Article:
Lebanon Horse ParadeLebanon Horse ParadeI’ve attended both light and dark versions of the Lebanon parade before but it’s been a long time. Both the parade and attendance have had time to grow and they certainly have. All of downtown Lebanon was pretty much shoulder to shoulder and withers to withers.

Lebanon Horse Parade ClydesdalesLebanon Horse Parade Fire EngineSeveral of the parade participants had been at Greenville and a few had been at Springfield but with more than eight times Springfied’s entries and nearly double Greenville’s, Lebanon obviously had some exclusives. Foremost among these were a nineteenth century fire engine and a team of Clydesdales. Both of these actually brought cheers from the crowd when they charged down the street.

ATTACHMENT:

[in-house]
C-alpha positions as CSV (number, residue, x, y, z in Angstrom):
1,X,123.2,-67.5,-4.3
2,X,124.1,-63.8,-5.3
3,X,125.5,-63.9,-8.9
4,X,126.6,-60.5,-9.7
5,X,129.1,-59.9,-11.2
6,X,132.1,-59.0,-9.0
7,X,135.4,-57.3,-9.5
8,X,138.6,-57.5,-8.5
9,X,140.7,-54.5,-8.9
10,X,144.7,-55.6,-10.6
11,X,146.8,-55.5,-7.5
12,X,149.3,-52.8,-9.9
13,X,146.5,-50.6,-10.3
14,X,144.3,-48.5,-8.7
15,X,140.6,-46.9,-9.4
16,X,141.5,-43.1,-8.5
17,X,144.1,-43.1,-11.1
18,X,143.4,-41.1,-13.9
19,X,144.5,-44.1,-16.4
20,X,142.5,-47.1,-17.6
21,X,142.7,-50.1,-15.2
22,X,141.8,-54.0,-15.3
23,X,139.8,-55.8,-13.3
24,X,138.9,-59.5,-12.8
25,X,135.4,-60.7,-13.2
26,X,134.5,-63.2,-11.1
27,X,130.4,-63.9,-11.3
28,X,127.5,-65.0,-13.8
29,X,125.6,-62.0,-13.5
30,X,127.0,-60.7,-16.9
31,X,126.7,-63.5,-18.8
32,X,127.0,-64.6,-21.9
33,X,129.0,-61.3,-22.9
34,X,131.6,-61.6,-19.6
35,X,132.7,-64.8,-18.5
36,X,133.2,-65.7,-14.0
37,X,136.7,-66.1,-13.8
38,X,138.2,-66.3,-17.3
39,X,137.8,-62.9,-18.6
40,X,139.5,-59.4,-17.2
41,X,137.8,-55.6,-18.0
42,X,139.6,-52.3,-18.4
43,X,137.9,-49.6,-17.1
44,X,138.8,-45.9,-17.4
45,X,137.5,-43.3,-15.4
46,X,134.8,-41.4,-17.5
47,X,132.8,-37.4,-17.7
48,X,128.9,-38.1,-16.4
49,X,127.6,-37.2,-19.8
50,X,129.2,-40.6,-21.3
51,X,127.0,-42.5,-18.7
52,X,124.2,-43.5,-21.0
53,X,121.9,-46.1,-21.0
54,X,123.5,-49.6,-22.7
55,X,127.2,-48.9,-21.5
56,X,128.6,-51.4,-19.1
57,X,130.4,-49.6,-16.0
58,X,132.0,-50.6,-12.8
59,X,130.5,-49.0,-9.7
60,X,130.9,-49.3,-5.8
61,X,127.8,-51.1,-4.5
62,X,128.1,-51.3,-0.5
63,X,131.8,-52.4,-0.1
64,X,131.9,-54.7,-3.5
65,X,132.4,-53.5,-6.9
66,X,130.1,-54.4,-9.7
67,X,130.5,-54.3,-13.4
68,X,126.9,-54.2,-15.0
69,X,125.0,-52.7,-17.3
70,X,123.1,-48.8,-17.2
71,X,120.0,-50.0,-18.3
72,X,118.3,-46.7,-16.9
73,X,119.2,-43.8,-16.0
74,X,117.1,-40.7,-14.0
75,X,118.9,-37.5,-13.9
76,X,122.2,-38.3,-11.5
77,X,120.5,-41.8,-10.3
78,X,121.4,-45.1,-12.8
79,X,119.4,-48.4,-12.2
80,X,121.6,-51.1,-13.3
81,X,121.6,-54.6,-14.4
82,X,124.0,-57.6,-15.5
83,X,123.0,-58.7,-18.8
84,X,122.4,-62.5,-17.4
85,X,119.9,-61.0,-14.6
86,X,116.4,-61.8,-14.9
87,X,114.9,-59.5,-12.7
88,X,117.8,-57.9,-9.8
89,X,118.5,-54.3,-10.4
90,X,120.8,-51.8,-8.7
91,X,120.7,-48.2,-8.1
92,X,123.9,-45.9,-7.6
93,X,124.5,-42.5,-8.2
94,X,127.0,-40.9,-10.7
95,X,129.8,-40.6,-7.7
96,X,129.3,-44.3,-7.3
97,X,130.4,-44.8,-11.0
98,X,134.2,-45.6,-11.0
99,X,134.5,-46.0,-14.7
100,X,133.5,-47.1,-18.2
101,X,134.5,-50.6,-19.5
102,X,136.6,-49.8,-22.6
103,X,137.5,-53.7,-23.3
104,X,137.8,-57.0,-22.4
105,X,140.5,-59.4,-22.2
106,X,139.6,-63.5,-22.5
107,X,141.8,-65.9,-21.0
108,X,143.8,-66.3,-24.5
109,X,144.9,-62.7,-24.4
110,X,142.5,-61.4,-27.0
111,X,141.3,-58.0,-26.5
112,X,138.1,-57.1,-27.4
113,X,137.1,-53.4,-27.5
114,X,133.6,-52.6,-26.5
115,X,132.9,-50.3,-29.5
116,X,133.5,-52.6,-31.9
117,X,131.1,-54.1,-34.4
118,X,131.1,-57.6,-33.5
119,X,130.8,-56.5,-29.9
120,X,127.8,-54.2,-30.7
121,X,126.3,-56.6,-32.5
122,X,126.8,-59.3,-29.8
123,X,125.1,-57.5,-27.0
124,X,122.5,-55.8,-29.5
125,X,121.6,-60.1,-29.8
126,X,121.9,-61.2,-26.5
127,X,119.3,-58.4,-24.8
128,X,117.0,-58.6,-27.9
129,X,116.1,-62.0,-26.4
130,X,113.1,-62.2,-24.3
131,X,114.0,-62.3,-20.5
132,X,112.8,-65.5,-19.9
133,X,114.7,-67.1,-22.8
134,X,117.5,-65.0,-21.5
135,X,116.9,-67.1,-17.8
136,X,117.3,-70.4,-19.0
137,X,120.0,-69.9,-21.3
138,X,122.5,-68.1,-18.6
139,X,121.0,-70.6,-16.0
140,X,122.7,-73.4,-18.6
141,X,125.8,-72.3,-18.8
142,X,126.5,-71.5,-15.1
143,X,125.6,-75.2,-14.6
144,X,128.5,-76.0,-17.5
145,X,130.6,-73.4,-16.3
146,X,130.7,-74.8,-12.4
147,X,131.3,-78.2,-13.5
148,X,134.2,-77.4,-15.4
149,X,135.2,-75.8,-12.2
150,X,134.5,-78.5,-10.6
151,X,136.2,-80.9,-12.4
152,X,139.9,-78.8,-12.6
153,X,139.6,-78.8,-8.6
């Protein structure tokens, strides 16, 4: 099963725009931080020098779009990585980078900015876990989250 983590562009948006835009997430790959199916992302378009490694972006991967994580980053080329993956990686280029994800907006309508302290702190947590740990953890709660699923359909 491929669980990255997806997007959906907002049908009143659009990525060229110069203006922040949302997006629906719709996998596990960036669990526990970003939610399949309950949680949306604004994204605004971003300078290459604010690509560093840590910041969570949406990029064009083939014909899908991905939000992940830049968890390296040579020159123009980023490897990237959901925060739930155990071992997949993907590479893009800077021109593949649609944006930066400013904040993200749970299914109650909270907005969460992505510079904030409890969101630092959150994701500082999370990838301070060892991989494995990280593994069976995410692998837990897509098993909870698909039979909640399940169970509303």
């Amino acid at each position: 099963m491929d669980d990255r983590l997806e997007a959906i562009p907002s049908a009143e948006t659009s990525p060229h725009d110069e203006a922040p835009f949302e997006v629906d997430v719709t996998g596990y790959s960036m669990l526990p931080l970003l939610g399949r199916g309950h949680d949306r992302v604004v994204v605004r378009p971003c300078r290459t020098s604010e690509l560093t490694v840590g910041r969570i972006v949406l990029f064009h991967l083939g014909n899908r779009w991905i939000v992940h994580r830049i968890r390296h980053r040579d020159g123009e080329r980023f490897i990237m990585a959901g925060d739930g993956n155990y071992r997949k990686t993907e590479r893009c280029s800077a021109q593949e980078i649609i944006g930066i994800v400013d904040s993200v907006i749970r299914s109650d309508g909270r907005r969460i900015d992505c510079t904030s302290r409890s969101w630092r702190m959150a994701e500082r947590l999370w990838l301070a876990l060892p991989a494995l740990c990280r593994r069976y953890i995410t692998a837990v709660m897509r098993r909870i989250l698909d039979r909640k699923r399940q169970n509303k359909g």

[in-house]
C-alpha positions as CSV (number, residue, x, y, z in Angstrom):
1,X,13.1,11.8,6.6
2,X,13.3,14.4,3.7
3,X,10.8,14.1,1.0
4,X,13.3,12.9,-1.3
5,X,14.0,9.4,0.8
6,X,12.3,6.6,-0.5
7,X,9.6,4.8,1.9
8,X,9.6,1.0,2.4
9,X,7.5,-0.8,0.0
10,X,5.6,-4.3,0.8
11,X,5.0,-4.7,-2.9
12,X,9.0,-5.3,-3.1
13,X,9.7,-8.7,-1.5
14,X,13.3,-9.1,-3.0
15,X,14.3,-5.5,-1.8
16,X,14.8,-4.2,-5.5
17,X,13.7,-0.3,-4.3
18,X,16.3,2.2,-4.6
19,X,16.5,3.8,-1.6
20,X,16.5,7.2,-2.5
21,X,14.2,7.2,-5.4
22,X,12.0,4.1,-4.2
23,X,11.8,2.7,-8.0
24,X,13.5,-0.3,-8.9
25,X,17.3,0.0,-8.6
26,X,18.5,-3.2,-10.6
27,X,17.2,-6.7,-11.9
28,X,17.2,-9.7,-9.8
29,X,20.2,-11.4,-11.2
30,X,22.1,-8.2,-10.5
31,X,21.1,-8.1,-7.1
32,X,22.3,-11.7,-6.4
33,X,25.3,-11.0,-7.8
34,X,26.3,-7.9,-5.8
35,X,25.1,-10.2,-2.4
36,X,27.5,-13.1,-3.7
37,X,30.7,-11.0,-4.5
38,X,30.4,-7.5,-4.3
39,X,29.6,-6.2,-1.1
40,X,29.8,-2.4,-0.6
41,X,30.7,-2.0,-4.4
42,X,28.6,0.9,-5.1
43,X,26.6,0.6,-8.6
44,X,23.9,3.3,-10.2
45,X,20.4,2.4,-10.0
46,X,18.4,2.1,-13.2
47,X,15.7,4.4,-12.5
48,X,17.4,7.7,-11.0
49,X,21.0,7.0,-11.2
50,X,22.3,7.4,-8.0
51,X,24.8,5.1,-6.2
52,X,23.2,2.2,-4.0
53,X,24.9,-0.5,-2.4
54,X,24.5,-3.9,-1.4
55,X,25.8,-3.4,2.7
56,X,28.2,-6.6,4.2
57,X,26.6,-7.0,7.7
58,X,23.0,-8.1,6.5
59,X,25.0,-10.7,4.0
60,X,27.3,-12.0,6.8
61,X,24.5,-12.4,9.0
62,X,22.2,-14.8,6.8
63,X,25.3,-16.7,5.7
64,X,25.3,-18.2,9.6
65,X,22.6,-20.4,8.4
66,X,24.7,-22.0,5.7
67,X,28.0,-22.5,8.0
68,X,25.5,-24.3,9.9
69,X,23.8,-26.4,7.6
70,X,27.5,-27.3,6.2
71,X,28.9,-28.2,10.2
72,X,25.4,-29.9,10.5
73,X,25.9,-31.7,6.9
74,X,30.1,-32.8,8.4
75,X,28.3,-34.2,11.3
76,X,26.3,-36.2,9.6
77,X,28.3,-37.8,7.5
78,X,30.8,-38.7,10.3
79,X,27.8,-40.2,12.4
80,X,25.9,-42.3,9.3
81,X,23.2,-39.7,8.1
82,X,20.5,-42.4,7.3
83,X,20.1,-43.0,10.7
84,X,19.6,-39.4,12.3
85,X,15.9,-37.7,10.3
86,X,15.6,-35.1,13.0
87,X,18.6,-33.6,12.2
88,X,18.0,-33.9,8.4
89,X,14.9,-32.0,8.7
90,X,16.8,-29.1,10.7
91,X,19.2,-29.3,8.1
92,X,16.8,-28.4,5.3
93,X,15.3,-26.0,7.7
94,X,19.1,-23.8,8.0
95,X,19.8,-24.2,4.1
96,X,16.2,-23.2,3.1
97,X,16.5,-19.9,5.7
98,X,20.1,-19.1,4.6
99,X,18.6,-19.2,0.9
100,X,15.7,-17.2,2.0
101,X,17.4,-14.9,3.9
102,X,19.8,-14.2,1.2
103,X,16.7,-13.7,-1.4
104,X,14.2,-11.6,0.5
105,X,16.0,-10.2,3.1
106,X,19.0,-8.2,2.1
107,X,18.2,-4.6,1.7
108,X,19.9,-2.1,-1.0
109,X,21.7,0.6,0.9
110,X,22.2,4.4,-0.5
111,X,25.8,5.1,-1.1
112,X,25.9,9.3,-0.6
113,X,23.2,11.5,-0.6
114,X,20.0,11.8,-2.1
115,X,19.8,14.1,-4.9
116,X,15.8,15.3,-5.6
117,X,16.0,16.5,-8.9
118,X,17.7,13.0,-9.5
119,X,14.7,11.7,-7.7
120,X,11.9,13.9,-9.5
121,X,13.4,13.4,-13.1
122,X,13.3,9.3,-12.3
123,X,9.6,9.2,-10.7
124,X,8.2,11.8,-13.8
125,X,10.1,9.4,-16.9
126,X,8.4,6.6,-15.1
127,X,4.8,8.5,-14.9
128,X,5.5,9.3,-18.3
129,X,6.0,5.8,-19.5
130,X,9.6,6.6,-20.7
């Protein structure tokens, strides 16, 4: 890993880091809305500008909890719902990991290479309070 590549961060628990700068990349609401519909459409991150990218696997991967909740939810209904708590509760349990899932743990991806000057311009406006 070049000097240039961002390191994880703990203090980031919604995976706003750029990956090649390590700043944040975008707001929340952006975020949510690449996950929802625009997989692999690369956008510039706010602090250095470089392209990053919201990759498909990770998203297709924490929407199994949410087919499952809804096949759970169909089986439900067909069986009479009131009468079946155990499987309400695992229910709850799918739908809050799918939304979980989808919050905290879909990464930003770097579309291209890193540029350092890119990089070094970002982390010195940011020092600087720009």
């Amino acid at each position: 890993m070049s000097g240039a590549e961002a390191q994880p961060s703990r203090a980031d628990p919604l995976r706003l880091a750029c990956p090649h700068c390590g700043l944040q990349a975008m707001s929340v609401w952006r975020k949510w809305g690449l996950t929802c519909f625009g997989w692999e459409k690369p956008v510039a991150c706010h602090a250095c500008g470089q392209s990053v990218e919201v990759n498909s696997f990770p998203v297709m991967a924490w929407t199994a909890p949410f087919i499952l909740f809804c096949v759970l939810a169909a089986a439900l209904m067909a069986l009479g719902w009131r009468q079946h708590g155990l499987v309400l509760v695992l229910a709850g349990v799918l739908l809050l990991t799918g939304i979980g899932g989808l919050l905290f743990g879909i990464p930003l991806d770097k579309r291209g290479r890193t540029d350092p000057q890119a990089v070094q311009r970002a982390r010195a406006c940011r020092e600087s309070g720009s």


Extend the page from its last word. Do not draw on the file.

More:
Golden LambDuring the parade I managed to somehow walk to it’s origin and back. Some of it was pretty awkward but in the end I just stepped into the street and paced the parade. I recall my father once telling me that the secret to getting around a military base is to carry a clipboard and walk briskly. The same technique works with parades using a camera. The friends I had met in the bar told of past success in watching the parade from the balcony at the Golden Lamb. Even though that appeared to be a bit more challenging than in prior years, they were going to give it a try. As the parade wrapped up, I snapped this picture of the hotel’s balcony just in case they were up there. No, I later learned, they had been blocked from the balcony but found an empty third floor dining room where they and another couple watched the parade in relative privacy. The only intruder was a hotel employee who stopped by now and then to take drink orders.